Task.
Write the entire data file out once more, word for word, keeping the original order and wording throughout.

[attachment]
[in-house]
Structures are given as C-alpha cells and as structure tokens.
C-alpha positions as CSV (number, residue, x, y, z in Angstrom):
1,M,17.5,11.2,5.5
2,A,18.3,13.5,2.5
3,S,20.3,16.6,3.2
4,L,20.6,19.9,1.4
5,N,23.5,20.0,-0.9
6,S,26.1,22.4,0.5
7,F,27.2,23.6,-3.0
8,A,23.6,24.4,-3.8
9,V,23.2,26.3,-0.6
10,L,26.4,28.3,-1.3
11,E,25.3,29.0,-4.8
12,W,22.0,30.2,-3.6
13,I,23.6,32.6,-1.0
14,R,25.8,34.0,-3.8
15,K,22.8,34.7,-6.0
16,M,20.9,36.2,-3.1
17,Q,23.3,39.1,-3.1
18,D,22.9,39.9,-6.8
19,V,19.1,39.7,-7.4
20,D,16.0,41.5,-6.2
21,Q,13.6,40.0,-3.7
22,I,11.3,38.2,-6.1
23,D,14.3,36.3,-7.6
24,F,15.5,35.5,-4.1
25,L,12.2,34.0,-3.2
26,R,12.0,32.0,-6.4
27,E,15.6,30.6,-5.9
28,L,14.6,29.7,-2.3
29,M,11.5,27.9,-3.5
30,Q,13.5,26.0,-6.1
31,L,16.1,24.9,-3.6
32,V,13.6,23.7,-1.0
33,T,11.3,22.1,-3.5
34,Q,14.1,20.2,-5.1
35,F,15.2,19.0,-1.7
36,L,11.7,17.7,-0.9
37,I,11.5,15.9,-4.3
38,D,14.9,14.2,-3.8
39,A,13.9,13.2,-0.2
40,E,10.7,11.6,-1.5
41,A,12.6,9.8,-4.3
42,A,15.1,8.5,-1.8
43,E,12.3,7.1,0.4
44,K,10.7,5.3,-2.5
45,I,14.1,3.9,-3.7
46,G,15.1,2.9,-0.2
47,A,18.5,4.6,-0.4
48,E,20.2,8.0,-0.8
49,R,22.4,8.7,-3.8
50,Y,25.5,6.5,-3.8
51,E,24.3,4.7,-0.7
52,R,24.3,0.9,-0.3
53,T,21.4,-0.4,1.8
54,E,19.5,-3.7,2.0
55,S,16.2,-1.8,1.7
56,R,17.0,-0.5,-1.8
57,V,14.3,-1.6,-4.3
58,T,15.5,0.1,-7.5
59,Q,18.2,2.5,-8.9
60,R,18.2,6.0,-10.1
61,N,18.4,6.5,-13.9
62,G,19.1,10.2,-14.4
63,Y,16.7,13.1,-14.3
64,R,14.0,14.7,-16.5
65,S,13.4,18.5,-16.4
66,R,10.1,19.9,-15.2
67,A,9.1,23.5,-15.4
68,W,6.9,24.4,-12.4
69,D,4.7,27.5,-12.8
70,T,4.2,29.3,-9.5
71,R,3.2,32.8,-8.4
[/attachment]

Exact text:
[in-house]
Structures are given as C-alpha cells and as structure tokens.
C-alpha positions as CSV (number, residue, x, y, z in Angstrom):
1,M,17.5,11.2,5.5
2,A,18.3,13.5,2.5
3,S,20.3,16.6,3.2
4,L,20.6,19.9,1.4
5,N,23.5,20.0,-0.9
6,S,26.1,22.4,0.5
7,F,27.2,23.6,-3.0
8,A,23.6,24.4,-3.8
9,V,23.2,26.3,-0.6
10,L,26.4,28.3,-1.3
11,E,25.3,29.0,-4.8
12,W,22.0,30.2,-3.6
13,I,23.6,32.6,-1.0
14,R,25.8,34.0,-3.8
15,K,22.8,34.7,-6.0
16,M,20.9,36.2,-3.1
17,Q,23.3,39.1,-3.1
18,D,22.9,39.9,-6.8
19,V,19.1,39.7,-7.4
20,D,16.0,41.5,-6.2
21,Q,13.6,40.0,-3.7
22,I,11.3,38.2,-6.1
23,D,14.3,36.3,-7.6
24,F,15.5,35.5,-4.1
25,L,12.2,34.0,-3.2
26,R,12.0,32.0,-6.4
27,E,15.6,30.6,-5.9
28,L,14.6,29.7,-2.3
29,M,11.5,27.9,-3.5
30,Q,13.5,26.0,-6.1
31,L,16.1,24.9,-3.6
32,V,13.6,23.7,-1.0
33,T,11.3,22.1,-3.5
34,Q,14.1,20.2,-5.1
35,F,15.2,19.0,-1.7
36,L,11.7,17.7,-0.9
37,I,11.5,15.9,-4.3
38,D,14.9,14.2,-3.8
39,A,13.9,13.2,-0.2
40,E,10.7,11.6,-1.5
41,A,12.6,9.8,-4.3
42,A,15.1,8.5,-1.8
43,E,12.3,7.1,0.4
44,K,10.7,5.3,-2.5
45,I,14.1,3.9,-3.7
46,G,15.1,2.9,-0.2
47,A,18.5,4.6,-0.4
48,E,20.2,8.0,-0.8
49,R,22.4,8.7,-3.8
50,Y,25.5,6.5,-3.8
51,E,24.3,4.7,-0.7
52,R,24.3,0.9,-0.3
53,T,21.4,-0.4,1.8
54,E,19.5,-3.7,2.0
55,S,16.2,-1.8,1.7
56,R,17.0,-0.5,-1.8
57,V,14.3,-1.6,-4.3
58,T,15.5,0.1,-7.5
59,Q,18.2,2.5,-8.9
60,R,18.2,6.0,-10.1
61,N,18.4,6.5,-13.9
62,G,19.1,10.2,-14.4
63,Y,16.7,13.1,-14.3
64,R,14.0,14.7,-16.5
65,S,13.4,18.5,-16.4
66,R,10.1,19.9,-15.2
67,A,9.1,23.5,-15.4
68,W,6.9,24.4,-12.4
69,D,4.7,27.5,-12.8
70,T,4.2,29.3,-9.5
71,R,3.2,32.8,-8.4